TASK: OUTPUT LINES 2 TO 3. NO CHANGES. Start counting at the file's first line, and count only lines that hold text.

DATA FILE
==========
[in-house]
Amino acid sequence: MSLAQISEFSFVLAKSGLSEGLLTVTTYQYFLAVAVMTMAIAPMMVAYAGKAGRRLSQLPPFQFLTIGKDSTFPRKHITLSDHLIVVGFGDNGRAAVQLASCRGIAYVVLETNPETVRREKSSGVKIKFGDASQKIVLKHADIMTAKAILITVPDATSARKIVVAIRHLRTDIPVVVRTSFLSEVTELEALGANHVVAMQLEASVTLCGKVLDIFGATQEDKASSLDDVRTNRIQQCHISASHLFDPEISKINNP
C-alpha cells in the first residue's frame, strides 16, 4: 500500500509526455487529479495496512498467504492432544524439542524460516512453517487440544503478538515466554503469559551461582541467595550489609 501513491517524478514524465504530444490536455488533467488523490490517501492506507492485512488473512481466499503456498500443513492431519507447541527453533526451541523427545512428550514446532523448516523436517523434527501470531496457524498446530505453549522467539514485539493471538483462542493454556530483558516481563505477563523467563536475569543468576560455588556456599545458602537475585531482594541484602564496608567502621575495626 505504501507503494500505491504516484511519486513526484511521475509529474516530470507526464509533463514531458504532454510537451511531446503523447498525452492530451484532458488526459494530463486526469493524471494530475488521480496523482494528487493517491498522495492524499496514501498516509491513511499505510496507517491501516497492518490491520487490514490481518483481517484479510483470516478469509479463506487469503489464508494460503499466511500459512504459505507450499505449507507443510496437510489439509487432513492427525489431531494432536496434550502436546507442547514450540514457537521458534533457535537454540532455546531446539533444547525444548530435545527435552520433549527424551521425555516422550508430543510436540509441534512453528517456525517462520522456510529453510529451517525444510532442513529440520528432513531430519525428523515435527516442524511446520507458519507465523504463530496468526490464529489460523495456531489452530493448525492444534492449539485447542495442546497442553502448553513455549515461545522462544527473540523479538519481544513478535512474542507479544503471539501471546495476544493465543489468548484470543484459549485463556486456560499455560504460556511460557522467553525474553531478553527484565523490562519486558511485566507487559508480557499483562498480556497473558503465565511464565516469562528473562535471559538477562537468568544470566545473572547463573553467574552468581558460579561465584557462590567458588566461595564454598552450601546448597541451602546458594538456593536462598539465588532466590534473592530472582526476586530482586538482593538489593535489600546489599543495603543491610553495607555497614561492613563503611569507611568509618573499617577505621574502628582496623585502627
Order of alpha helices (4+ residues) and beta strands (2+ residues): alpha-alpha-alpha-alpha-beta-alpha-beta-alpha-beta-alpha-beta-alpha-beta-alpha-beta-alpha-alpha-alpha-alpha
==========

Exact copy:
Amino acid sequence: MSLAQISEFSFVLAKSGLSEGLLTVTTYQYFLAVAVMTMAIAPMMVAYAGKAGRRLSQLPPFQFLTIGKDSTFPRKHITLSDHLIVVGFGDNGRAAVQLASCRGIAYVVLETNPETVRREKSSGVKIKFGDASQKIVLKHADIMTAKAILITVPDATSARKIVVAIRHLRTDIPVVVRTSFLSEVTELEALGANHVVAMQLEASVTLCGKVLDIFGATQEDKASSLDDVRTNRIQQCHISASHLFDPEISKINNP
C-alpha cells in the first residue's frame, strides 16, 4: 500500500509526455487529479495496512498467504492432544524439542524460516512453517487440544503478538515466554503469559551461582541467595550489609 501513491517524478514524465504530444490536455488533467488523490490517501492506507492485512488473512481466499503456498500443513492431519507447541527453533526451541523427545512428550514446532523448516523436517523434527501470531496457524498446530505453549522467539514485539493471538483462542493454556530483558516481563505477563523467563536475569543468576560455588556456599545458602537475585531482594541484602564496608567502621575495626 505504501507503494500505491504516484511519486513526484511521475509529474516530470507526464509533463514531458504532454510537451511531446503523447498525452492530451484532458488526459494530463486526469493524471494530475488521480496523482494528487493517491498522495492524499496514501498516509491513511499505510496507517491501516497492518490491520487490514490481518483481517484479510483470516478469509479463506487469503489464508494460503499466511500459512504459505507450499505449507507443510496437510489439509487432513492427525489431531494432536496434550502436546507442547514450540514457537521458534533457535537454540532455546531446539533444547525444548530435545527435552520433549527424551521425555516422550508430543510436540509441534512453528517456525517462520522456510529453510529451517525444510532442513529440520528432513531430519525428523515435527516442524511446520507458519507465523504463530496468526490464529489460523495456531489452530493448525492444534492449539485447542495442546497442553502448553513455549515461545522462544527473540523479538519481544513478535512474542507479544503471539501471546495476544493465543489468548484470543484459549485463556486456560499455560504460556511460557522467553525474553531478553527484565523490562519486558511485566507487559508480557499483562498480556497473558503465565511464565516469562528473562535471559538477562537468568544470566545473572547463573553467574552468581558460579561465584557462590567458588566461595564454598552450601546448597541451602546458594538456593536462598539465588532466590534473592530472582526476586530482586538482593538489593535489600546489599543495603543491610553495607555497614561492613563503611569507611568509618573499617577505621574502628582496623585502627